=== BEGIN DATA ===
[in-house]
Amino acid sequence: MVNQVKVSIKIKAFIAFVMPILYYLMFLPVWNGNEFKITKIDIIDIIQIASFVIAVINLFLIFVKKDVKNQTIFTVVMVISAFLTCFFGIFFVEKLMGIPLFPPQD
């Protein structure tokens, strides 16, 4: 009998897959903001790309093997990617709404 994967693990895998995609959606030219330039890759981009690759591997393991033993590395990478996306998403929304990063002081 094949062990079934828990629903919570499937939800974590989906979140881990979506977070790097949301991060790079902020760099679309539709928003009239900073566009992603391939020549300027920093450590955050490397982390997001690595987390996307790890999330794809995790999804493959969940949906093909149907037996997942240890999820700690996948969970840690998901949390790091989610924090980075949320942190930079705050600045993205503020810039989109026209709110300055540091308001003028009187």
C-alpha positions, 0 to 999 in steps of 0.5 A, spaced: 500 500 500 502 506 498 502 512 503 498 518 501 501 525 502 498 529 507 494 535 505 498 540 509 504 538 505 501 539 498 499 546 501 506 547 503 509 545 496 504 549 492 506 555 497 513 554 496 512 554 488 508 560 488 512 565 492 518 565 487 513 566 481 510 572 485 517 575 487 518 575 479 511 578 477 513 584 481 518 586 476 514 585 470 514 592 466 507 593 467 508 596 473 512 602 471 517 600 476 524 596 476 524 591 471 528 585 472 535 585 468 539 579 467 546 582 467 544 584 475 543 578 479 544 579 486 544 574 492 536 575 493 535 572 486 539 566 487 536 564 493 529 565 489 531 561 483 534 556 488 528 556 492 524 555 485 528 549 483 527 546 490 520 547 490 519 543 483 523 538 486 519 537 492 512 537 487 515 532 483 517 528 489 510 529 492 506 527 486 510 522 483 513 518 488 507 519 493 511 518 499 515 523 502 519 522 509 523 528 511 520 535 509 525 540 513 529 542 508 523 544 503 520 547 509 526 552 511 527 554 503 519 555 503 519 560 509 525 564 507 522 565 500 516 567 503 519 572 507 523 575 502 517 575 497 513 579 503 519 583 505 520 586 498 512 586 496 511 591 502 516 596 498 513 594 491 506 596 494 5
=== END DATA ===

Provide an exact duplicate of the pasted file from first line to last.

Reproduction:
[in-house]
Amino acid sequence: MVNQVKVSIKIKAFIAFVMPILYYLMFLPVWNGNEFKITKIDIIDIIQIASFVIAVINLFLIFVKKDVKNQTIFTVVMVISAFLTCFFGIFFVEKLMGIPLFPPQD
């Protein structure tokens, strides 16, 4: 009998897959903001790309093997990617709404 994967693990895998995609959606030219330039890759981009690759591997393991033993590395990478996306998403929304990063002081 094949062990079934828990629903919570499937939800974590989906979140881990979506977070790097949301991060790079902020760099679309539709928003009239900073566009992603391939020549300027920093450590955050490397982390997001690595987390996307790890999330794809995790999804493959969940949906093909149907037996997942240890999820700690996948969970840690998901949390790091989610924090980075949320942190930079705050600045993205503020810039989109026209709110300055540091308001003028009187």
C-alpha positions, 0 to 999 in steps of 0.5 A, spaced: 500 500 500 502 506 498 502 512 503 498 518 501 501 525 502 498 529 507 494 535 505 498 540 509 504 538 505 501 539 498 499 546 501 506 547 503 509 545 496 504 549 492 506 555 497 513 554 496 512 554 488 508 560 488 512 565 492 518 565 487 513 566 481 510 572 485 517 575 487 518 575 479 511 578 477 513 584 481 518 586 476 514 585 470 514 592 466 507 593 467 508 596 473 512 602 471 517 600 476 524 596 476 524 591 471 528 585 472 535 585 468 539 579 467 546 582 467 544 584 475 543 578 479 544 579 486 544 574 492 536 575 493 535 572 486 539 566 487 536 564 493 529 565 489 531 561 483 534 556 488 528 556 492 524 555 485 528 549 483 527 546 490 520 547 490 519 543 483 523 538 486 519 537 492 512 537 487 515 532 483 517 528 489 510 529 492 506 527 486 510 522 483 513 518 488 507 519 493 511 518 499 515 523 502 519 522 509 523 528 511 520 535 509 525 540 513 529 542 508 523 544 503 520 547 509 526 552 511 527 554 503 519 555 503 519 560 509 525 564 507 522 565 500 516 567 503 519 572 507 523 575 502 517 575 497 513 579 503 519 583 505 520 586 498 512 586 496 511 591 502 516 596 498 513 594 491 506 596 494 5